Then it ended and, man, I was sad for a few minutes..
One grump's search for happiness leads Eric Weiner, the author and narrator, to various countries where people are happy, or where one might at least expect people to be happy, and, for contrast, to some places where people seem to strive to be pissy and glum. The author is very knowledgeable about and shares some of the scientific research on happiness, and he learns during his travels about philosophical perspectives on happiness. Still, he does not let authoritative views get in the way of his conveying different cultural viewpoints and how others around the globe feel about the world and their place in it. Many of the people he interviews are transplants to these societies, but he mostly strives to understand why the native milieu is the way is.
Listening to this book may be preferable to reading it, since it allows Weiner's sometimes subtle, but often times blunt, wit to shine through. I found the book entertaining, informative and it broadened my understanding of different cultures. It will make you a just little more hopeful and maybe a little less miserable than you are right now.
Audible books read by their authors can be particularly enjoyable, and Eric Weiner, being a NPR correspondent, is as good as they get. He is funny, creative, and occasionally scholarly. The pace is very good and slow spots are rare and brief. If you like Bill Bryson, or just about any other social humorist, this is not to be missed.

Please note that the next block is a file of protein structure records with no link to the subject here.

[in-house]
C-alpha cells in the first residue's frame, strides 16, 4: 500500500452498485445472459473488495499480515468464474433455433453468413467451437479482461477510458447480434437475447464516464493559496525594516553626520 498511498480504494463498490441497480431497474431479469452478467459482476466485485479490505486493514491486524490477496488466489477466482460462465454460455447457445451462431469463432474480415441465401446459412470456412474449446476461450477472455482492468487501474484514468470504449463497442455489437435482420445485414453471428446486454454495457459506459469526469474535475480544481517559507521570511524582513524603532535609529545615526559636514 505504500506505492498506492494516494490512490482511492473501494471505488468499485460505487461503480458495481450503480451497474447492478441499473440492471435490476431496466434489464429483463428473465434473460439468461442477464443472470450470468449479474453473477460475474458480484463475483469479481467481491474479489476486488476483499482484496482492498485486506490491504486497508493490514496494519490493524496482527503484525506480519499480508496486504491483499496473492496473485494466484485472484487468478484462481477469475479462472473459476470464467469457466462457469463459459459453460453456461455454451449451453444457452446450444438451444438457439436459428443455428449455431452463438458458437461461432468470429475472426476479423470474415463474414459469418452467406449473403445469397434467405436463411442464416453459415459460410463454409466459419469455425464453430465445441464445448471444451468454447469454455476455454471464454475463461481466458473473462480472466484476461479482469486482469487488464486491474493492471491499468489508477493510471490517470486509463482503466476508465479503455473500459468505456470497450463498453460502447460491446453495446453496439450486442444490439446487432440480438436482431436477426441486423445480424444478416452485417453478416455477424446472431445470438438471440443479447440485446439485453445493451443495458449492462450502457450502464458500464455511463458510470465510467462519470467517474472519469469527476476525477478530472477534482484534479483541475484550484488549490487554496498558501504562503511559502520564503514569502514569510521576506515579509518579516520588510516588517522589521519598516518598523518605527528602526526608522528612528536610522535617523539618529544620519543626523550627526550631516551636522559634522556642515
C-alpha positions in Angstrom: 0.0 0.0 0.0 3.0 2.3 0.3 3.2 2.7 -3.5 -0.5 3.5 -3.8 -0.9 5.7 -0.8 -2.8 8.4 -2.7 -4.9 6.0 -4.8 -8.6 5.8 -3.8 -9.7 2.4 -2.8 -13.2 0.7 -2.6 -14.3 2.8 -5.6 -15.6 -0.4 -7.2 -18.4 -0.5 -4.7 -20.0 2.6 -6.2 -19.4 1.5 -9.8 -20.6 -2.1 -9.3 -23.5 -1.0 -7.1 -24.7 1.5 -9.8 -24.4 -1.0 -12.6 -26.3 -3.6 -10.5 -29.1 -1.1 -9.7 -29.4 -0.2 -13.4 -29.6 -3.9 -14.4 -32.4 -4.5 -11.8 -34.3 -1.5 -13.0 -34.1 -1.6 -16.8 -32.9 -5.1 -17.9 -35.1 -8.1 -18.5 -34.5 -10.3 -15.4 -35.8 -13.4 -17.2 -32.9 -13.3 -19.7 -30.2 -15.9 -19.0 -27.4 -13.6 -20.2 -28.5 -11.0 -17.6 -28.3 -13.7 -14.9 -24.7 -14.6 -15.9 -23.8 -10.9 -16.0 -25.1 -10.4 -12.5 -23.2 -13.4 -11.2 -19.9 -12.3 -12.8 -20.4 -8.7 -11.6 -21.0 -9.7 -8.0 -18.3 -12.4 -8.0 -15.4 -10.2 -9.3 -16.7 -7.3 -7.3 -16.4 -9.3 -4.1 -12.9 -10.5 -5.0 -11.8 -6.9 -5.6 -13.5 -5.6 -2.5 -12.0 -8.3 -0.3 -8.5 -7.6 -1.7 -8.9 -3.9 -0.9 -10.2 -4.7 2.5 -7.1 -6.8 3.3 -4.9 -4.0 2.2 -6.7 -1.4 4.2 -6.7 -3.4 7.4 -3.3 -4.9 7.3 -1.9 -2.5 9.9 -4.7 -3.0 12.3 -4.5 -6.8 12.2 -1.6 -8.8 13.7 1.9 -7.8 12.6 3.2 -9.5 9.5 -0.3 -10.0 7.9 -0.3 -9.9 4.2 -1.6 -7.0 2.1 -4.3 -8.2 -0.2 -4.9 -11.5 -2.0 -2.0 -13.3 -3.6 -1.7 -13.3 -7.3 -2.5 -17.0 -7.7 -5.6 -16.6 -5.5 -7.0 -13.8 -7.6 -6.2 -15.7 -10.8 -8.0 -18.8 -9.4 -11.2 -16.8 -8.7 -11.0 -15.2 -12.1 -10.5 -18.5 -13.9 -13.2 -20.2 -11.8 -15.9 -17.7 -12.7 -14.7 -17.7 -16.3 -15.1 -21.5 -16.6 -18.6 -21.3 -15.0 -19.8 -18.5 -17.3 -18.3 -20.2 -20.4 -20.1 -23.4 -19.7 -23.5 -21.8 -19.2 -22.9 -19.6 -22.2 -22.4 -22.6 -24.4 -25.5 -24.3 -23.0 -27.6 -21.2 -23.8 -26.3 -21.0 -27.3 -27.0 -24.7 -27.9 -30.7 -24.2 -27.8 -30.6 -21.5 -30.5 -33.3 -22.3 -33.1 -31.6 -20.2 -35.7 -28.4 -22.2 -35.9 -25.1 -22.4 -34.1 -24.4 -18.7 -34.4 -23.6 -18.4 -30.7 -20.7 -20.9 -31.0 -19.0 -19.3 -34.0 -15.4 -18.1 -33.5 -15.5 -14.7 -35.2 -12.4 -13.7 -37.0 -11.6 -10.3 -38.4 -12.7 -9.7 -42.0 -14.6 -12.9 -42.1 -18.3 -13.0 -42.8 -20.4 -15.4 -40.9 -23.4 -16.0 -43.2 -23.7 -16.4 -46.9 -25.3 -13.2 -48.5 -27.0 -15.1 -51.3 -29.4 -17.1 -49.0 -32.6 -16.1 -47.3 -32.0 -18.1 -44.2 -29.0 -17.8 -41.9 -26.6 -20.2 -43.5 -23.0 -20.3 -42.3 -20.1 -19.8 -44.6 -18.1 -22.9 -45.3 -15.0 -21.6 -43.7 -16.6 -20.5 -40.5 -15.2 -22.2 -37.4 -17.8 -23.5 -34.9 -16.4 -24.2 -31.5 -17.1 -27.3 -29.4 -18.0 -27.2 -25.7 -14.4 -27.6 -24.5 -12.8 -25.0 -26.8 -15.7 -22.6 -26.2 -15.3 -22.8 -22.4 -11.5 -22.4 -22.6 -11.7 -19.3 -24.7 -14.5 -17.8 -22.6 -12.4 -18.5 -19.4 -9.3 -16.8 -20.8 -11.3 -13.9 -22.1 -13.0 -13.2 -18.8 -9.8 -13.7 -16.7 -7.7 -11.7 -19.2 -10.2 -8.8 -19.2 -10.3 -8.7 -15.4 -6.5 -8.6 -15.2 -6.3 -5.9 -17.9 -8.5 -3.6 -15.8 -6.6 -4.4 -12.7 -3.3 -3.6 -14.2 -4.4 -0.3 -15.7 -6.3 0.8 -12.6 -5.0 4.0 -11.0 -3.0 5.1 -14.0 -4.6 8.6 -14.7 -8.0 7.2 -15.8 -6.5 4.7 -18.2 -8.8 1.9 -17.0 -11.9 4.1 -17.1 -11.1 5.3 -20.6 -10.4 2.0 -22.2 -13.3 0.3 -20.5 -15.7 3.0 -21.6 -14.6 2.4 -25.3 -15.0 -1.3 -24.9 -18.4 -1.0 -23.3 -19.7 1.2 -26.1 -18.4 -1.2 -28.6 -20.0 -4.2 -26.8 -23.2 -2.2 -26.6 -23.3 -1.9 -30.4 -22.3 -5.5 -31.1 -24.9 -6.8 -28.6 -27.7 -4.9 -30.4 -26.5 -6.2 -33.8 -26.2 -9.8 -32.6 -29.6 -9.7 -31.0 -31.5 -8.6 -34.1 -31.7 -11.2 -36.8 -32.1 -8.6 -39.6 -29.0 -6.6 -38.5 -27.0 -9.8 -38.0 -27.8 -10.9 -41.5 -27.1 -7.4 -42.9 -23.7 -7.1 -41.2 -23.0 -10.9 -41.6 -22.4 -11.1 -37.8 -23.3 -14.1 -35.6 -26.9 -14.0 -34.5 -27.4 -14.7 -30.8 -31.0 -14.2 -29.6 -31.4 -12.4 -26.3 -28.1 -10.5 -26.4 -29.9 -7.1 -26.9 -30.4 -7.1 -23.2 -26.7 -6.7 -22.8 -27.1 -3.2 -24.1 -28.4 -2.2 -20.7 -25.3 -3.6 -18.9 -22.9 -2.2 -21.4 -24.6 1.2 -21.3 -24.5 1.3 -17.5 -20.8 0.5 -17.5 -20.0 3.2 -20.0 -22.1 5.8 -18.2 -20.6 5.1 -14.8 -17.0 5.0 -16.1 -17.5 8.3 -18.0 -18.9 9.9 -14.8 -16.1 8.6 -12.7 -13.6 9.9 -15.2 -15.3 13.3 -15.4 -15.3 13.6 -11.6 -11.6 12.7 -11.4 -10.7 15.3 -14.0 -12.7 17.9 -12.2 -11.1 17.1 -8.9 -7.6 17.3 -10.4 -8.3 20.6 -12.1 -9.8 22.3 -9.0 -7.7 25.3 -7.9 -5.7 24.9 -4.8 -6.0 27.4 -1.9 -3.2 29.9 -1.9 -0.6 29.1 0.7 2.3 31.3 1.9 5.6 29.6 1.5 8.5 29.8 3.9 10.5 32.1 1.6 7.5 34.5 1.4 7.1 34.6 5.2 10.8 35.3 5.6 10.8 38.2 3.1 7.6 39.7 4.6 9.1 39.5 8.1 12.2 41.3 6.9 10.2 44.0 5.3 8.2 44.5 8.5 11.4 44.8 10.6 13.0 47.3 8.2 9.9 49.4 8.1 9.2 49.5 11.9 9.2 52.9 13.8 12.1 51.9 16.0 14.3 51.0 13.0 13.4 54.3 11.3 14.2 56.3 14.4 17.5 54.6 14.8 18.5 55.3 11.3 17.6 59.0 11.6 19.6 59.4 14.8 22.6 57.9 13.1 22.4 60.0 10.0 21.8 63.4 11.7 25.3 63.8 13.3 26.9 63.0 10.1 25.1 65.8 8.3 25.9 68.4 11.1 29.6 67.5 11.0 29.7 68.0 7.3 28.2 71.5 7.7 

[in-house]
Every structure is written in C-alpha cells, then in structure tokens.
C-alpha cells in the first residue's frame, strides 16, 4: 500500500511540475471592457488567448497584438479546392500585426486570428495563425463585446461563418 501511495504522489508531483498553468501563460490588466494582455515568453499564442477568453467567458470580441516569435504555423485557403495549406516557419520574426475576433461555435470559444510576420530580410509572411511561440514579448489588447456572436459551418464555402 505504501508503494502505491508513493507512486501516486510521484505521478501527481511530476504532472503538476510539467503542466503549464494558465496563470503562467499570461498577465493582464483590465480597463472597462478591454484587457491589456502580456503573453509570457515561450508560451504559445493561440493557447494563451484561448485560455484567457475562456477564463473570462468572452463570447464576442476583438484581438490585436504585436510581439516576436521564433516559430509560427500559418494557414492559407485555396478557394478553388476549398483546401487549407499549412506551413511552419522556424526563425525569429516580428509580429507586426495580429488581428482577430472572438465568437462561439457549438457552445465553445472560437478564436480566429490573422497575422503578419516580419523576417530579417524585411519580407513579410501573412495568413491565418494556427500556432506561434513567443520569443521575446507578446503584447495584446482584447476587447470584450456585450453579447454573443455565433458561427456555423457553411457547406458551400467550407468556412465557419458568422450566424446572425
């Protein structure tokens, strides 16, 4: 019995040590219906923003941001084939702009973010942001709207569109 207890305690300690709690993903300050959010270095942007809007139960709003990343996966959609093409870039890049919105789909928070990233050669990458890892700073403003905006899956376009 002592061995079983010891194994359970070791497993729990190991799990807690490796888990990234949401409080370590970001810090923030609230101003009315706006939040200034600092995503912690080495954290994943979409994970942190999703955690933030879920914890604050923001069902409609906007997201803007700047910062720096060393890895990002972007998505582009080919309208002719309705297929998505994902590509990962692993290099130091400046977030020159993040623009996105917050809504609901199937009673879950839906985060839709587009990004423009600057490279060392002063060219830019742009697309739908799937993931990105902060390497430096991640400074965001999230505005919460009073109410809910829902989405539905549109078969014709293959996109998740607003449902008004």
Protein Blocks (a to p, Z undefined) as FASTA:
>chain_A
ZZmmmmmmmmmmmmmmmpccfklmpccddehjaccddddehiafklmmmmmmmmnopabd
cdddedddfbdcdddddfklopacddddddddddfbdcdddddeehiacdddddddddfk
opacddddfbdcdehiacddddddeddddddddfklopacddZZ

This is a highly entertaining book - the author presents humorous snapshots of a variety of people in locations all over the world and does this in a witty and clever way. It's David Sedaris without the crude edge - and very much along the lines of Bill Bryson - the author has a good eye and a gift for sharing his observations in a way that is never dull. I loved it!
This book is a skillful blend of travelogue (short vivid impressions of the physical place, lots of recounted conversations with the people who live there) and research into the science of happiness. The research is presented clearly and simply and is integrated smoothly, always tied directly to the author's experience in whatever country he is in. The author calls himself a grump, but in truth, I didn't find him all that grumpy: he was self-deprecating and usually quite funny and open to the people he meets along the way.